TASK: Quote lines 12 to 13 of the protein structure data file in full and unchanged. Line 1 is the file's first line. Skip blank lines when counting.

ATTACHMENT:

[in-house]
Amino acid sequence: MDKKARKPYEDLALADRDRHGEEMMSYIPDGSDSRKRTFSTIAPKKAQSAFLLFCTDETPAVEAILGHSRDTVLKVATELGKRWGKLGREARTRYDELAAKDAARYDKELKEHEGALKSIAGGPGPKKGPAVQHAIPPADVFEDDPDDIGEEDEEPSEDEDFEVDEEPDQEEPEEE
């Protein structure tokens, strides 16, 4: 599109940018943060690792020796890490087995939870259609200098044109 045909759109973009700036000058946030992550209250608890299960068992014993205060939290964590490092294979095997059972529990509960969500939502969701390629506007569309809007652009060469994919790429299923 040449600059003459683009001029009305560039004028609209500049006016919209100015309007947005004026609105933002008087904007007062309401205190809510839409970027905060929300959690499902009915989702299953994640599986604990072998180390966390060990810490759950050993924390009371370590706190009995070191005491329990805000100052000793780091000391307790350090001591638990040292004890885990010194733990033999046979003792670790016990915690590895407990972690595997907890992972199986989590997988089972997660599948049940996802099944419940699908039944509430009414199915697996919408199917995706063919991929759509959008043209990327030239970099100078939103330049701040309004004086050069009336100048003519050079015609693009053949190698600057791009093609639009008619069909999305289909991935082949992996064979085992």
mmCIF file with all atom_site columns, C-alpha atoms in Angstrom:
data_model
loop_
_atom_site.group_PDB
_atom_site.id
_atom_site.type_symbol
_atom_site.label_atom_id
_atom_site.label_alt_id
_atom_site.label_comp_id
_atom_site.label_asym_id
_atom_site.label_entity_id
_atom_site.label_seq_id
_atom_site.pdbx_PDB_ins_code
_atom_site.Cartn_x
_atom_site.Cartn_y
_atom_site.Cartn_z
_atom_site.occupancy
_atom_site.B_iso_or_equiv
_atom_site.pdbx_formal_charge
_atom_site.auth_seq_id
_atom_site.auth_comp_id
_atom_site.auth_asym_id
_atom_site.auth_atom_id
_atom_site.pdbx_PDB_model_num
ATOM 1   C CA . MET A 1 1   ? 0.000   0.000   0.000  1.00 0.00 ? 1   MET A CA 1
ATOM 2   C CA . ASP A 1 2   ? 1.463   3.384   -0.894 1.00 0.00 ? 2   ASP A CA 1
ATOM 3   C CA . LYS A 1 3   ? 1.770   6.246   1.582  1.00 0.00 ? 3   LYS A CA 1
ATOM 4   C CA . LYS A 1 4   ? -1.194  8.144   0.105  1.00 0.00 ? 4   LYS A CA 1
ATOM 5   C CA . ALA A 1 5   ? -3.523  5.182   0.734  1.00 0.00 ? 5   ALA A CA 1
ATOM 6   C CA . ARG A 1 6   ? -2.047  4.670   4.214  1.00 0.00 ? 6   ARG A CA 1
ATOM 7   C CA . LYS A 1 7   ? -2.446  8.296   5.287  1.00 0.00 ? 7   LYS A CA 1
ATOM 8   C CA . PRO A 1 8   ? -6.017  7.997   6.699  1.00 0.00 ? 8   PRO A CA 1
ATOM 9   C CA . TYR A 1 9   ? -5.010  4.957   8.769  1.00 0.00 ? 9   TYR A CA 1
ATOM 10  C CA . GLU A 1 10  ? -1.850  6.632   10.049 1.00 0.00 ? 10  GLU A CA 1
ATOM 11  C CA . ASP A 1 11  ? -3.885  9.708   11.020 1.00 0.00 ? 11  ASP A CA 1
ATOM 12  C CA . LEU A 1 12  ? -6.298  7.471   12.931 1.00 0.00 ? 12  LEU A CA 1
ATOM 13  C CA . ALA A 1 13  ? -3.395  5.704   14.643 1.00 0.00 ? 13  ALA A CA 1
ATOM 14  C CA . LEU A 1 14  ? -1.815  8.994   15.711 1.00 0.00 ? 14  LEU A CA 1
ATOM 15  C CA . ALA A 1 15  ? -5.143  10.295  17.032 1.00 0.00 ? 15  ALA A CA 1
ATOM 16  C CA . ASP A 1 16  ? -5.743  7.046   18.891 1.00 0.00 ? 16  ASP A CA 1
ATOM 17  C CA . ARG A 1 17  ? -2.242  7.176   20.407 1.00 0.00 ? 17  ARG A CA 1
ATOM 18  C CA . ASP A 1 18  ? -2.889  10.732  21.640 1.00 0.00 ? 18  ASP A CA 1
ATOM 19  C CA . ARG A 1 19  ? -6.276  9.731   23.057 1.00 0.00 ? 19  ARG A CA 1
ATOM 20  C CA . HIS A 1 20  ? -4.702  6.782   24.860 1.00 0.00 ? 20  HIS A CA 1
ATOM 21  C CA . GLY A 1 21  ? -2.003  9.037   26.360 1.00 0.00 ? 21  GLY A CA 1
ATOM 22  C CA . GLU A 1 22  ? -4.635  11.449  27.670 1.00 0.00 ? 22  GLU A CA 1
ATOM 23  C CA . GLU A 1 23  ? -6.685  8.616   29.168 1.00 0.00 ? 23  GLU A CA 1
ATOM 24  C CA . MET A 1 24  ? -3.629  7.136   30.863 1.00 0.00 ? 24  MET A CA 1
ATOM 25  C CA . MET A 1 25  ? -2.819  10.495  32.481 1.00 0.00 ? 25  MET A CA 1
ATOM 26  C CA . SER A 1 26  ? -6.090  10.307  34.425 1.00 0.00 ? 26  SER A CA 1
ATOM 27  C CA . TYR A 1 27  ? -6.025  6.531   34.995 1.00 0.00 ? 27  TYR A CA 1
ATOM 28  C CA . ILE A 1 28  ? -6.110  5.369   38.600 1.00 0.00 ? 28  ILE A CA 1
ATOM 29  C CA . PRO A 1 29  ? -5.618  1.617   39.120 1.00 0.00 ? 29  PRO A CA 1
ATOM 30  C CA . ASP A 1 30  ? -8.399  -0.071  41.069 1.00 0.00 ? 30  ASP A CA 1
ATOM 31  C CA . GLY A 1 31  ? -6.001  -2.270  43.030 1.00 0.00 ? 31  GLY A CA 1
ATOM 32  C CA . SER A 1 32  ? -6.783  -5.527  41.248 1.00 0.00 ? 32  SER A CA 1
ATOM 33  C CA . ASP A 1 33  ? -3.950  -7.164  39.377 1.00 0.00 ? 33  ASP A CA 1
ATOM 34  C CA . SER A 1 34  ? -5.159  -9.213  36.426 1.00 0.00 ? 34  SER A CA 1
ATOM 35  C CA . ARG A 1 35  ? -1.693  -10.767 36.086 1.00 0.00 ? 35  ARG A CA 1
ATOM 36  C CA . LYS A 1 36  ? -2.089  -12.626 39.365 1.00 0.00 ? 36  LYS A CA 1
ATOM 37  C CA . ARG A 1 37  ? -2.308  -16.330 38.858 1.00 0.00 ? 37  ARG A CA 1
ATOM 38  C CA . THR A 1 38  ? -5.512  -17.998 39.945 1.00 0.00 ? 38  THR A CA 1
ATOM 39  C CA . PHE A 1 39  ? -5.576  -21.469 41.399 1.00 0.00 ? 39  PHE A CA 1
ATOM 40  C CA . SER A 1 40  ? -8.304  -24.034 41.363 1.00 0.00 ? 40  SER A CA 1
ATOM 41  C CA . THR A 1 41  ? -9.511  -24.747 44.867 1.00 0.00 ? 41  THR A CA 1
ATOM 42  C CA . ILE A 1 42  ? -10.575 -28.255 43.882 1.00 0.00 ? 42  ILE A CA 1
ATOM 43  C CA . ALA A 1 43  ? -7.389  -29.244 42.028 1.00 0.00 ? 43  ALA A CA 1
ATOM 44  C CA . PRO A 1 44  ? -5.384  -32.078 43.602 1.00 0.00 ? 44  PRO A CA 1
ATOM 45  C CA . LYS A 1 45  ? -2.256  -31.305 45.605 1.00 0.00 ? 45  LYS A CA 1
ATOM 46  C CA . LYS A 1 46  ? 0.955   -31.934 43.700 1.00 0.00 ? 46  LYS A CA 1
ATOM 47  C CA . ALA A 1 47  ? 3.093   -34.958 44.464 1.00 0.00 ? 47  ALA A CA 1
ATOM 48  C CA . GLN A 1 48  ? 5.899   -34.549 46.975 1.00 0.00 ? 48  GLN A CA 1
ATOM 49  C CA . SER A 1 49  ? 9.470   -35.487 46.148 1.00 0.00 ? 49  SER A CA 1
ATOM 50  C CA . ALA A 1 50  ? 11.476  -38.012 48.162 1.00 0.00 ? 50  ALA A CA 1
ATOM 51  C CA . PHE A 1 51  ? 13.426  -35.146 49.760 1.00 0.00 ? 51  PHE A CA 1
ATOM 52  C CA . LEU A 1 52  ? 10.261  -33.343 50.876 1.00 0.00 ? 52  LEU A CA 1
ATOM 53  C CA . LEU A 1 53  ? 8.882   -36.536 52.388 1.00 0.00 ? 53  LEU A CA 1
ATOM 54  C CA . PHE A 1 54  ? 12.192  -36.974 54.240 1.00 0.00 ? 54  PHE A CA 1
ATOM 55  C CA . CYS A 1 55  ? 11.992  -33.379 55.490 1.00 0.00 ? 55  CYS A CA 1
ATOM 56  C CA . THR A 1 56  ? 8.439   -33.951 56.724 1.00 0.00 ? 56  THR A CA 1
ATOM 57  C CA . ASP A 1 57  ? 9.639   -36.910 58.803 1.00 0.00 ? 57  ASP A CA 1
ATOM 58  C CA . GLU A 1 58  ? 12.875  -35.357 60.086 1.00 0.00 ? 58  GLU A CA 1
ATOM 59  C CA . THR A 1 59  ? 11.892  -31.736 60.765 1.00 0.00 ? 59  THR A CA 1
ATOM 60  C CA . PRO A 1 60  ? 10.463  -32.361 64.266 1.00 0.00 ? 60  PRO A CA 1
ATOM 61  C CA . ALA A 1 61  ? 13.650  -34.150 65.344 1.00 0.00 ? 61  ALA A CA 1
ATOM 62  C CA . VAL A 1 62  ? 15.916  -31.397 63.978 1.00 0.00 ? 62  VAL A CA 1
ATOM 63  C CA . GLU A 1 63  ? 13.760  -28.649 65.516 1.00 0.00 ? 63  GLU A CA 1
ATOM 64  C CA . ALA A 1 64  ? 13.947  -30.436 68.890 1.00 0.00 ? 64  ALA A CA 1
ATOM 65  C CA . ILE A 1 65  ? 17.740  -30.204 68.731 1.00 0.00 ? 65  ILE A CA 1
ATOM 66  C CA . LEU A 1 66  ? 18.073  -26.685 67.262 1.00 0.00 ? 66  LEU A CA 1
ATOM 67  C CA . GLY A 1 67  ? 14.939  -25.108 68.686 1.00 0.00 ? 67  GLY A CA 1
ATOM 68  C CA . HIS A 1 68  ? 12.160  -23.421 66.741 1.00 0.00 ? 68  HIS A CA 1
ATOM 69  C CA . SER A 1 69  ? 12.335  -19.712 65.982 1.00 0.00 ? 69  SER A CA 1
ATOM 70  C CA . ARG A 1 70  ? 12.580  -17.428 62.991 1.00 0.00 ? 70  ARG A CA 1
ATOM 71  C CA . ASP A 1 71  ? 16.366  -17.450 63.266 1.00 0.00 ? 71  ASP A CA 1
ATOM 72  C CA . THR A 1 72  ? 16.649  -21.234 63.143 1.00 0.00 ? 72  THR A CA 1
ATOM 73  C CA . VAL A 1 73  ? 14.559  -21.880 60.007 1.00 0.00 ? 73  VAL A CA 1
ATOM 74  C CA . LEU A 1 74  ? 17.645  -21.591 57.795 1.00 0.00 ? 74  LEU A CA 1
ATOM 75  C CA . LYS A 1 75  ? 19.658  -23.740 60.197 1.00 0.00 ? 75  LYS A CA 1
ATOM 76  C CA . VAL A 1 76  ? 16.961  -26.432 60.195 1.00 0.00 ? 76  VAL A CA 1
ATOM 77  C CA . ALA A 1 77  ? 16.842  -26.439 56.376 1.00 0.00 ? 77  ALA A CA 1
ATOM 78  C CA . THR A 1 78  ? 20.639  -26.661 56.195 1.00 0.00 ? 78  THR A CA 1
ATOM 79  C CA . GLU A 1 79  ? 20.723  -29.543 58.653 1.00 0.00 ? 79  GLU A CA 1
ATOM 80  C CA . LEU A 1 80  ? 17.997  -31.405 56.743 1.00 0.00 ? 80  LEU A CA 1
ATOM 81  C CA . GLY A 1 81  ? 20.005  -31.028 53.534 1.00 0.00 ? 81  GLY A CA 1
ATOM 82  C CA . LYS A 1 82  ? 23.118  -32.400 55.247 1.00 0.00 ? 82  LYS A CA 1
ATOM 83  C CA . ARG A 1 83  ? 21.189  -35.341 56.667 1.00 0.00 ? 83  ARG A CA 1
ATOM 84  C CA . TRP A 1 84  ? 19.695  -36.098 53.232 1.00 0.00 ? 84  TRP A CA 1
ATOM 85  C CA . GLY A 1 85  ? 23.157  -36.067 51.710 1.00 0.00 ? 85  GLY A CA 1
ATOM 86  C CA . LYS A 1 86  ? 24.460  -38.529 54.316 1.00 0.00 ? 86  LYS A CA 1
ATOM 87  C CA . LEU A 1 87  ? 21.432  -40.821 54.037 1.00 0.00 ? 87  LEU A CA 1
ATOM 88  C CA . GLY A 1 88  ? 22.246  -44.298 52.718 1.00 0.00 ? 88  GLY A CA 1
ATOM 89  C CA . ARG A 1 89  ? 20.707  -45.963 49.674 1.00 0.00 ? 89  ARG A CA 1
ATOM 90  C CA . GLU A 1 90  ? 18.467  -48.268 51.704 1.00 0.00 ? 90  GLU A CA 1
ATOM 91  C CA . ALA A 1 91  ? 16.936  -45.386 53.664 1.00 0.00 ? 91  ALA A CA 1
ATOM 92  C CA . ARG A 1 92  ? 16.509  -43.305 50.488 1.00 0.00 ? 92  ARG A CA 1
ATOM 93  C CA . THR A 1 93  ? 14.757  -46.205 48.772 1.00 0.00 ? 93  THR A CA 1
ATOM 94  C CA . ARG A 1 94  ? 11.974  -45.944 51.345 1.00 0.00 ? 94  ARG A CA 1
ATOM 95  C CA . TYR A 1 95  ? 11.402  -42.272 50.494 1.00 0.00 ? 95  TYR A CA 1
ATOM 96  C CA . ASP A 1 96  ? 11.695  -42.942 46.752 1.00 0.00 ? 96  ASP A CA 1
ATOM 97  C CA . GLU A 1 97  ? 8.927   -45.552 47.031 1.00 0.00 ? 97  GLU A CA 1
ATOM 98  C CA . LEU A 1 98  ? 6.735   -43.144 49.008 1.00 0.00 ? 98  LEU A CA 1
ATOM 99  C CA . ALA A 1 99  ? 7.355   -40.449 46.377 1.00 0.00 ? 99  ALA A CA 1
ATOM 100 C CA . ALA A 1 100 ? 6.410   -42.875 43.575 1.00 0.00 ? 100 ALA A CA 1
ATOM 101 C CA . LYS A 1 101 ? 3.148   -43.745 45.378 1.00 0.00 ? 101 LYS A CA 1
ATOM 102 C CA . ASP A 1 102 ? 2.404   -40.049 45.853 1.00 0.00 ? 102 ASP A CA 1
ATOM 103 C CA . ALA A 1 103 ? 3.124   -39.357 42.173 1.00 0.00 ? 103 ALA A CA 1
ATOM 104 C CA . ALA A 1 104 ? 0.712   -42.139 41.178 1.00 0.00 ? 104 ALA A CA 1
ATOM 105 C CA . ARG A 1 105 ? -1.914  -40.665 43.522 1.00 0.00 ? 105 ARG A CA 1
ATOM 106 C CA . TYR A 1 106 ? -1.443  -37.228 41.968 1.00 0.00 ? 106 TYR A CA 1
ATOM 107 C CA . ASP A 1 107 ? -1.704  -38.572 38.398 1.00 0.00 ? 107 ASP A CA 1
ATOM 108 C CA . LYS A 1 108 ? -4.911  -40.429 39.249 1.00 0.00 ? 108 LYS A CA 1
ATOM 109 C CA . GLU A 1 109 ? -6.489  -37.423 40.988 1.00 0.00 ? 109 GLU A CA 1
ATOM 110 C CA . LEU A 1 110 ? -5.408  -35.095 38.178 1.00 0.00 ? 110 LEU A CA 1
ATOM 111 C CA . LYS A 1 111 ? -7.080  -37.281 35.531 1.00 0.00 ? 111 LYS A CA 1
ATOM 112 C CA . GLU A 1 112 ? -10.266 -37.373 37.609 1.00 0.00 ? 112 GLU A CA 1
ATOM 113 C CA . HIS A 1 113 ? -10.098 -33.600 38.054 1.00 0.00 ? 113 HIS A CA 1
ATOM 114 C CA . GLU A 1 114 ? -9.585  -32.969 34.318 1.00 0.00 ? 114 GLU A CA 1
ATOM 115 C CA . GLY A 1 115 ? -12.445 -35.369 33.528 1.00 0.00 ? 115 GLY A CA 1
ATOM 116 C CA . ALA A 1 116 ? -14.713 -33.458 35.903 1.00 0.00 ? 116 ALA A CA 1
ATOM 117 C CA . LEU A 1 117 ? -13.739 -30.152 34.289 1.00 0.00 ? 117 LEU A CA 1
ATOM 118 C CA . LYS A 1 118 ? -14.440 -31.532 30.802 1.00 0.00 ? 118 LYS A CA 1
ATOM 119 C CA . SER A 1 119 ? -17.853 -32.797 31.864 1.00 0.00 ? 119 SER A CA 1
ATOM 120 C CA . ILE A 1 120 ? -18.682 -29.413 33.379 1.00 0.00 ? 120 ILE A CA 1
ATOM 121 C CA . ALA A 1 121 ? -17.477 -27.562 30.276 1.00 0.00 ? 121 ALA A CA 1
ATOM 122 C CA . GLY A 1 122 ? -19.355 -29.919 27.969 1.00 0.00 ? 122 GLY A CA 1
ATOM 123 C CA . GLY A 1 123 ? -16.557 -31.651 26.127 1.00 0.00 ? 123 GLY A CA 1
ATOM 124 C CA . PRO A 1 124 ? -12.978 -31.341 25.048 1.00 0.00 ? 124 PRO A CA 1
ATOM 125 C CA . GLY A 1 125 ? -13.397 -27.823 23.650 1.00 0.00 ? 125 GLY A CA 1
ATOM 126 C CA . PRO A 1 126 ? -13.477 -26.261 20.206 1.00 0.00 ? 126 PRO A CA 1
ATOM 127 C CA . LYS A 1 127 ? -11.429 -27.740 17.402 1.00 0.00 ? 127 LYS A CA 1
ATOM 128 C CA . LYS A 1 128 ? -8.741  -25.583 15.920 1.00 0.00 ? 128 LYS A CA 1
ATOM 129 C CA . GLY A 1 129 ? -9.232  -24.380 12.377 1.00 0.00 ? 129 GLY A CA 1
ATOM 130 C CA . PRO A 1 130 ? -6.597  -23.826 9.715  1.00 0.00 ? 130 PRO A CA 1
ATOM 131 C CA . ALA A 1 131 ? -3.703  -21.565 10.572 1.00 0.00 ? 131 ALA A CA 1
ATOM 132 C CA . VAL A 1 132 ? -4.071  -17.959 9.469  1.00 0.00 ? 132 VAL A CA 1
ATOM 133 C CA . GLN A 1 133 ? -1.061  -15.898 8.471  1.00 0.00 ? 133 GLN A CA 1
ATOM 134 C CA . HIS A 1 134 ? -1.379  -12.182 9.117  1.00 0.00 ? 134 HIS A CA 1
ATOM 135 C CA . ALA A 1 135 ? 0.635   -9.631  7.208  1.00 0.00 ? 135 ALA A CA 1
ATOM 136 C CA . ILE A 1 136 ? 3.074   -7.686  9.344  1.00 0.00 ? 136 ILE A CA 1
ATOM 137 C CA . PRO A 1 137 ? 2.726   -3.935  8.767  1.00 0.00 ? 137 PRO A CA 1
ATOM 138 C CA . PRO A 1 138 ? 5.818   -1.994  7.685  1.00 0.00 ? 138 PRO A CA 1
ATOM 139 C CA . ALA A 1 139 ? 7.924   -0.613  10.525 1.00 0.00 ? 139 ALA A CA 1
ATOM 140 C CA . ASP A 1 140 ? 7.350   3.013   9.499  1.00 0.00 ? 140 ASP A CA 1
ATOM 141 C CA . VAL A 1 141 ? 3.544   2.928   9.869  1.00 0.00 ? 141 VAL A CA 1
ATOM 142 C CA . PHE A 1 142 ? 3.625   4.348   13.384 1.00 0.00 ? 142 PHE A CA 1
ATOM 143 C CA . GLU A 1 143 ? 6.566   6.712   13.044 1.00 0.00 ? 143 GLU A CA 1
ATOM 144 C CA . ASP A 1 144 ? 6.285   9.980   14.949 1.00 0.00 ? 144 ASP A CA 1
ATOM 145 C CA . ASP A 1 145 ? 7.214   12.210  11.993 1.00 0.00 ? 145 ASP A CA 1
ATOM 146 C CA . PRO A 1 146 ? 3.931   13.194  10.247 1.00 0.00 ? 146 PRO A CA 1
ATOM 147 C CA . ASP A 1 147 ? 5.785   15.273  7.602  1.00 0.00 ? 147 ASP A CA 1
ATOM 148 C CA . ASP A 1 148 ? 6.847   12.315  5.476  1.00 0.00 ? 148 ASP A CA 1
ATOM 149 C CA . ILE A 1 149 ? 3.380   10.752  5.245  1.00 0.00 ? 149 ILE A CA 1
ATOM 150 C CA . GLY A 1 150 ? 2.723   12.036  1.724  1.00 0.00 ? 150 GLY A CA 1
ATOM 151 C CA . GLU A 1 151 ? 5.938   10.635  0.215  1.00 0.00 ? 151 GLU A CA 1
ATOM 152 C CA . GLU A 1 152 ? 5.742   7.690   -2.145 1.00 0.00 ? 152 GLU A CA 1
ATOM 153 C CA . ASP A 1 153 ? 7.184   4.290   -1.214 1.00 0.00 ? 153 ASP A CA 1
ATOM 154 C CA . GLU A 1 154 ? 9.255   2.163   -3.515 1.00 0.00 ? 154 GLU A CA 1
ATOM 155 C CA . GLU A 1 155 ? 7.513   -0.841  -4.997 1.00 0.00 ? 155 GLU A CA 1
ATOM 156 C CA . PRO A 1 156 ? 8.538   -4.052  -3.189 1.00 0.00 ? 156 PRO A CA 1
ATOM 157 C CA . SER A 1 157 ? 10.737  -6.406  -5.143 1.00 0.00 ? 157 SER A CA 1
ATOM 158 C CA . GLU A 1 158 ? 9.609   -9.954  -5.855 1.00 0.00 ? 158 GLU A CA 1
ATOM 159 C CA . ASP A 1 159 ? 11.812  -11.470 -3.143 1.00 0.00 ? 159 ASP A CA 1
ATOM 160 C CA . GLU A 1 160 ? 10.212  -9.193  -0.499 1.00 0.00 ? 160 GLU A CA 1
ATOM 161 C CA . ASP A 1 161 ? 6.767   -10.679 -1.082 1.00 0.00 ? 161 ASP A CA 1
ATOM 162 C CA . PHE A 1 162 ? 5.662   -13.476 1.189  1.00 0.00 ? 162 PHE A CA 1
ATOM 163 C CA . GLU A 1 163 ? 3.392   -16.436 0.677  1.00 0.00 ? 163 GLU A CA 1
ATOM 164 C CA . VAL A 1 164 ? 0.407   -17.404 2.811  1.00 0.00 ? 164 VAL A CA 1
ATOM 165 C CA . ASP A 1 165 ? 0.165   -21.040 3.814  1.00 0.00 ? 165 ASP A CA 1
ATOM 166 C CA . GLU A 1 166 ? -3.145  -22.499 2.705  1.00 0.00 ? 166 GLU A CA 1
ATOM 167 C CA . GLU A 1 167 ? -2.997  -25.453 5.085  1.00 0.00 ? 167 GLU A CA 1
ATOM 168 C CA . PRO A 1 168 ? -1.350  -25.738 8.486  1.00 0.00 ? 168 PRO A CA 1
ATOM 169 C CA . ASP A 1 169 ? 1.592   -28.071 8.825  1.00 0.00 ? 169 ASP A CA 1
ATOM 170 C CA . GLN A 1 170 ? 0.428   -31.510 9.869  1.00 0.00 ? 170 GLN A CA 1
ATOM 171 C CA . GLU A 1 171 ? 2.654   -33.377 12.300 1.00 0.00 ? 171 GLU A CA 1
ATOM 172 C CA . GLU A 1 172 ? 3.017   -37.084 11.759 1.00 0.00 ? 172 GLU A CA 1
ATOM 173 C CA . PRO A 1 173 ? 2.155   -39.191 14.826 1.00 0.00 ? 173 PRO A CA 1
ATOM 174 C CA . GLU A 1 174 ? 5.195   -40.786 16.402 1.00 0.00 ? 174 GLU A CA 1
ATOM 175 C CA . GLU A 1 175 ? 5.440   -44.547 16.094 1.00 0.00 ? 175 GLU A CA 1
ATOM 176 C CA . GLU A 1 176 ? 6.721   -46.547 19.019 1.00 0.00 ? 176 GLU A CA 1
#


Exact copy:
_atom_site.label_comp_id
_atom_site.label_asym_id